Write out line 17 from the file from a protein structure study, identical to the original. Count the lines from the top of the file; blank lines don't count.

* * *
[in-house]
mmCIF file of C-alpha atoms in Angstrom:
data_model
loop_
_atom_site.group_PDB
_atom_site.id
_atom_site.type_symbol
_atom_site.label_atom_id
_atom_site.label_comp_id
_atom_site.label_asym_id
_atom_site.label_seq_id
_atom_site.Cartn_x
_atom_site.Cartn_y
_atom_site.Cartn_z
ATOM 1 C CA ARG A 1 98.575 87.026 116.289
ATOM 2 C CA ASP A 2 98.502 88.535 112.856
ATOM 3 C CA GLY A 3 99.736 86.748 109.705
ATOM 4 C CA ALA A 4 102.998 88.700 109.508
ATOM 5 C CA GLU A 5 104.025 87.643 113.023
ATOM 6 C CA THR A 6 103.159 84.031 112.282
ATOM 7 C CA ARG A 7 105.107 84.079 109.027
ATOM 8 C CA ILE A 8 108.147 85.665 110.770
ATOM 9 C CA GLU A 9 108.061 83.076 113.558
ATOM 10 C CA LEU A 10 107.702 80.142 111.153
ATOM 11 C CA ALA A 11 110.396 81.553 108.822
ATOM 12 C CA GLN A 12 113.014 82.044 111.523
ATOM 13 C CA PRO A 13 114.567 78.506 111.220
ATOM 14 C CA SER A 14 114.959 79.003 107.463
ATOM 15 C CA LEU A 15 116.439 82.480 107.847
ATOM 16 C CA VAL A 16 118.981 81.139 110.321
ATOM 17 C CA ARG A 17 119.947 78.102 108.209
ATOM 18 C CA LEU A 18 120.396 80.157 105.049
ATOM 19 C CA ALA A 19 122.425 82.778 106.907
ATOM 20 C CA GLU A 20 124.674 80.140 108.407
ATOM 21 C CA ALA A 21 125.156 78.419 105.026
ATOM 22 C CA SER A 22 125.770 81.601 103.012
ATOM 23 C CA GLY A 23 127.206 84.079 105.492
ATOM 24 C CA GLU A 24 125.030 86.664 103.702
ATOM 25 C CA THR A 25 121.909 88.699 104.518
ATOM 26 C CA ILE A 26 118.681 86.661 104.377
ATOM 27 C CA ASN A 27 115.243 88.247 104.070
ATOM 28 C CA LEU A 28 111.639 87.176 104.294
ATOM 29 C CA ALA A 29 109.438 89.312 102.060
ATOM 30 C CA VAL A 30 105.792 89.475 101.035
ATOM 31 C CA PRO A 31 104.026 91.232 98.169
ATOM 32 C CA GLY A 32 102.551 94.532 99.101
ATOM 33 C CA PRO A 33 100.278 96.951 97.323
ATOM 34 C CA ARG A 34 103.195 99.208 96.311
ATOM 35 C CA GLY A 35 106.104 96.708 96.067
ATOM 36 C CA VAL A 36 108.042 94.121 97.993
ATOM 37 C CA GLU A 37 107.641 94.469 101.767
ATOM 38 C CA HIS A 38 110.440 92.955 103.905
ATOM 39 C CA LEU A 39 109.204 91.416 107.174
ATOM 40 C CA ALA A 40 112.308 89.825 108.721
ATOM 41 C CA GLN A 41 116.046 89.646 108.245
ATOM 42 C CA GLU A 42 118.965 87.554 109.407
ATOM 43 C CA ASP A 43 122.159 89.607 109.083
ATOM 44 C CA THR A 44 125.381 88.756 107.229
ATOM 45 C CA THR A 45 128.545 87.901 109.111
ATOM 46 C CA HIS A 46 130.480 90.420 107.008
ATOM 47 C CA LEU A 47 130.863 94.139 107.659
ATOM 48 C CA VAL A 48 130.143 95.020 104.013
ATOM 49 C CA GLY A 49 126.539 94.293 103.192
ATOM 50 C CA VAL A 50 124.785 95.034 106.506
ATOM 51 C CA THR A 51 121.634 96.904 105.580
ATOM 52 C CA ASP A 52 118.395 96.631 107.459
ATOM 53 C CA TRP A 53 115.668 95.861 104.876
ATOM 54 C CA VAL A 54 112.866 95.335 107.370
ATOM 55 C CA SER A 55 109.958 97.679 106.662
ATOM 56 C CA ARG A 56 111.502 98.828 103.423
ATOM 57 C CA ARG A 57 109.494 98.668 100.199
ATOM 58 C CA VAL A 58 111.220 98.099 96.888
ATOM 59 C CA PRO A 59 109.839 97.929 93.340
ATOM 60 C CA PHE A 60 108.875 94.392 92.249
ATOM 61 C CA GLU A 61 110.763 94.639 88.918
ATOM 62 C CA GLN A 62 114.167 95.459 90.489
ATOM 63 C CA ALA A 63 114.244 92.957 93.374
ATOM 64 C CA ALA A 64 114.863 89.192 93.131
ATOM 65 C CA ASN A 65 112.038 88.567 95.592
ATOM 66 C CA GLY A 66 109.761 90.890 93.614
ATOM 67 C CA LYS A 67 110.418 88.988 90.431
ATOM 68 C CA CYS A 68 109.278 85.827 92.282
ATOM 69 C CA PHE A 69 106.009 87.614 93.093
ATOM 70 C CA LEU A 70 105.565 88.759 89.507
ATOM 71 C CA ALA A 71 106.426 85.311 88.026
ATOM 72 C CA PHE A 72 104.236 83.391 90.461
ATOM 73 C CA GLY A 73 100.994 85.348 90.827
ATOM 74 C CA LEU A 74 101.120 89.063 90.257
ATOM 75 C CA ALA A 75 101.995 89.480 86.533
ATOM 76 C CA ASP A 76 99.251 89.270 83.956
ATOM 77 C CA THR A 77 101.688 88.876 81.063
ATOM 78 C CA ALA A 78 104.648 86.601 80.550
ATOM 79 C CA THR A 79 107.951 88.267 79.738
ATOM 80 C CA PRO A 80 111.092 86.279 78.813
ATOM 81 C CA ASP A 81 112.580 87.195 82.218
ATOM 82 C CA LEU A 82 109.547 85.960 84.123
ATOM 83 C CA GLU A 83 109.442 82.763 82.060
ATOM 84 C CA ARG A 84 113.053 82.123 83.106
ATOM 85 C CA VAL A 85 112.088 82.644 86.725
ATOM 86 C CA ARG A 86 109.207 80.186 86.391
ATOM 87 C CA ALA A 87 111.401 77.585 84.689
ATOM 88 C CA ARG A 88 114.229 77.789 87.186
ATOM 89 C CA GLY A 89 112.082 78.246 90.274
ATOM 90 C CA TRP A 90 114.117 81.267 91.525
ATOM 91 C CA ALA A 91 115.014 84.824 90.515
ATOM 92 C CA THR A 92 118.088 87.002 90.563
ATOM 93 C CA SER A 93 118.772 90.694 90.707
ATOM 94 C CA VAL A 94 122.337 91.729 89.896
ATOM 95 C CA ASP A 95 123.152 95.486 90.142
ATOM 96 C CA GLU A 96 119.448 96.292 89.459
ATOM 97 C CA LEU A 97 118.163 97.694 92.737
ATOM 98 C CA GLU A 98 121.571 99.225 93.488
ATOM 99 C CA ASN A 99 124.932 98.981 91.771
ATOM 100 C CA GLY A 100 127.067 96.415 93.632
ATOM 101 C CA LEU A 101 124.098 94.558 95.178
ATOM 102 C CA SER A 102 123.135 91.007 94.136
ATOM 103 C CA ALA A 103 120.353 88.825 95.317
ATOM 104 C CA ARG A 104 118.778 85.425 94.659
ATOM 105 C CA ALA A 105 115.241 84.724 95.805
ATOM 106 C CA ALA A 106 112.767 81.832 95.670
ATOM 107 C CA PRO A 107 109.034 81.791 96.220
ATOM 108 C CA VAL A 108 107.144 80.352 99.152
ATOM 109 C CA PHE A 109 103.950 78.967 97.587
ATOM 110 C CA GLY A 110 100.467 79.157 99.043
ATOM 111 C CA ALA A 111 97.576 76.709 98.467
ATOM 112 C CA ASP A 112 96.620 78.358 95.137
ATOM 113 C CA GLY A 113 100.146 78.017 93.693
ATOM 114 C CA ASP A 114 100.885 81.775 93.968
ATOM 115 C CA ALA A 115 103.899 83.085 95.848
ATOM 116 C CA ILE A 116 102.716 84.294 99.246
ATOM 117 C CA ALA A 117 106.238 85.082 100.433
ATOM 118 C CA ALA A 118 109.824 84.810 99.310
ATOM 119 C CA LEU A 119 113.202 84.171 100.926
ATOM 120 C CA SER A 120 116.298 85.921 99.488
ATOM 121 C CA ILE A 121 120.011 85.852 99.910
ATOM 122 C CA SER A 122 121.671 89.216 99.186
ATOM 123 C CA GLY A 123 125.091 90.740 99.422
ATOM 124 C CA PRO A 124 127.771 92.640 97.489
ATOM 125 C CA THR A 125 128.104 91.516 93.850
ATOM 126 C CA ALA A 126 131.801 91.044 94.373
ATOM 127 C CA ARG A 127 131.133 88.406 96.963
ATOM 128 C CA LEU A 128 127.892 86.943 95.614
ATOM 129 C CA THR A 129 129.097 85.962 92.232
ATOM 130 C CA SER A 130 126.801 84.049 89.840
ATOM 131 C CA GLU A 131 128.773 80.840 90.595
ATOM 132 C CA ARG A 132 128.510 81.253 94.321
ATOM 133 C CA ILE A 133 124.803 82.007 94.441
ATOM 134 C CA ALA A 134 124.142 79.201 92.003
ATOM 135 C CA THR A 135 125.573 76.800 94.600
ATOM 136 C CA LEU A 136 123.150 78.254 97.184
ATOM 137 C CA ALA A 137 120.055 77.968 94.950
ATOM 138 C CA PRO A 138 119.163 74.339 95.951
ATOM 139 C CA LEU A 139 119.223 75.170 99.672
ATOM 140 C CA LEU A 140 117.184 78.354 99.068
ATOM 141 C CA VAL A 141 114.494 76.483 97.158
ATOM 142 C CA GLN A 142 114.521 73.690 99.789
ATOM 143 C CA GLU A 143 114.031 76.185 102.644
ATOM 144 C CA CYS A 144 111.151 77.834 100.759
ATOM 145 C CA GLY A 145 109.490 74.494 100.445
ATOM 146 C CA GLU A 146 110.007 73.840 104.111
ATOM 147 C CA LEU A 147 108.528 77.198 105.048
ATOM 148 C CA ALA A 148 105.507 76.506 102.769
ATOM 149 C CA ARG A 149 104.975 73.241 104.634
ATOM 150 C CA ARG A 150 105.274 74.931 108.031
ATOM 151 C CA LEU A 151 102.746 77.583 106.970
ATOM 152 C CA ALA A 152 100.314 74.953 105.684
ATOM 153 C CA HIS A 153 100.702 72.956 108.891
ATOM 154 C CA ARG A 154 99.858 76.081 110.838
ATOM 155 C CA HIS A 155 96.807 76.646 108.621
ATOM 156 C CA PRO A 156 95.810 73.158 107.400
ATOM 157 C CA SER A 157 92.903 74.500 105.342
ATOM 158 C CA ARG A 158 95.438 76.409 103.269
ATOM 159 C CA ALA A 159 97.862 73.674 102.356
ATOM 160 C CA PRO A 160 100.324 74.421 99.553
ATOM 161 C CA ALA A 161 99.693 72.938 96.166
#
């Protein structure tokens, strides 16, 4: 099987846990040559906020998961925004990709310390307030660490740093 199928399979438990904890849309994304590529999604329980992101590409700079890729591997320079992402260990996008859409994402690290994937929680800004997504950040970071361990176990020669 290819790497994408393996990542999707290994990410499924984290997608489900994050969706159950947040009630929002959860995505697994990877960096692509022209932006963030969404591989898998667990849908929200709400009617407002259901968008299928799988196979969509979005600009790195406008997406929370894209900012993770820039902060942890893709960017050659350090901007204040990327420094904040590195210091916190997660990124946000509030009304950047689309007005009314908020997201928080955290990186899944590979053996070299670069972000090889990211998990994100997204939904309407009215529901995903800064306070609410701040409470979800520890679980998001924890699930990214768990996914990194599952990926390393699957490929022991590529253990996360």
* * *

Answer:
ATOM 3 C CA GLY A 3 99.736 86.748 109.705